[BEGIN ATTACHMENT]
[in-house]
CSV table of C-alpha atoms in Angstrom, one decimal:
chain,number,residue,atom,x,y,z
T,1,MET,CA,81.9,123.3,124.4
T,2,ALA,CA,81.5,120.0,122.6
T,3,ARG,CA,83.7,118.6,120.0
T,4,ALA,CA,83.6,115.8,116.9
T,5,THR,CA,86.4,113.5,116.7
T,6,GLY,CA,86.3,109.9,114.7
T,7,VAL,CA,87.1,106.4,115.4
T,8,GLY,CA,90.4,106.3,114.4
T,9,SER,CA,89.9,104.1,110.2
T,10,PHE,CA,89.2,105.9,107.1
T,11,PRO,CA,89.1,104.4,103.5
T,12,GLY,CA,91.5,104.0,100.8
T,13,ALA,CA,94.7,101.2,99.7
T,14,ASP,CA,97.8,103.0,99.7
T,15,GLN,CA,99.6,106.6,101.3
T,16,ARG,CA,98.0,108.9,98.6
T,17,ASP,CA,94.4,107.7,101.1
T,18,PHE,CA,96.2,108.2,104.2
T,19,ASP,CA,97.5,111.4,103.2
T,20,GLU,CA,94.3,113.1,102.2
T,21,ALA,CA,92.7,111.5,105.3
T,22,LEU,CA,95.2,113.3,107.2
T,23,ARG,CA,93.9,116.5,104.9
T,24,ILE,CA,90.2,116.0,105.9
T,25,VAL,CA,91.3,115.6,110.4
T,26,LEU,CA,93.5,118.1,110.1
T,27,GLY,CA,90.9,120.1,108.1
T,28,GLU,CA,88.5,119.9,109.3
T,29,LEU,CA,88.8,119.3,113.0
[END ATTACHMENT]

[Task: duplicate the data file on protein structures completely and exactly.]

[in-house]
CSV table of C-alpha atoms in Angstrom, one decimal:
chain,number,residue,atom,x,y,z
T,1,MET,CA,81.9,123.3,124.4
T,2,ALA,CA,81.5,120.0,122.6
T,3,ARG,CA,83.7,118.6,120.0
T,4,ALA,CA,83.6,115.8,116.9
T,5,THR,CA,86.4,113.5,116.7
T,6,GLY,CA,86.3,109.9,114.7
T,7,VAL,CA,87.1,106.4,115.4
T,8,GLY,CA,90.4,106.3,114.4
T,9,SER,CA,89.9,104.1,110.2
T,10,PHE,CA,89.2,105.9,107.1
T,11,PRO,CA,89.1,104.4,103.5
T,12,GLY,CA,91.5,104.0,100.8
T,13,ALA,CA,94.7,101.2,99.7
T,14,ASP,CA,97.8,103.0,99.7
T,15,GLN,CA,99.6,106.6,101.3
T,16,ARG,CA,98.0,108.9,98.6
T,17,ASP,CA,94.4,107.7,101.1
T,18,PHE,CA,96.2,108.2,104.2
T,19,ASP,CA,97.5,111.4,103.2
T,20,GLU,CA,94.3,113.1,102.2
T,21,ALA,CA,92.7,111.5,105.3
T,22,LEU,CA,95.2,113.3,107.2
T,23,ARG,CA,93.9,116.5,104.9
T,24,ILE,CA,90.2,116.0,105.9
T,25,VAL,CA,91.3,115.6,110.4
T,26,LEU,CA,93.5,118.1,110.1
T,27,GLY,CA,90.9,120.1,108.1
T,28,GLU,CA,88.5,119.9,109.3
T,29,LEU,CA,88.8,119.3,113.0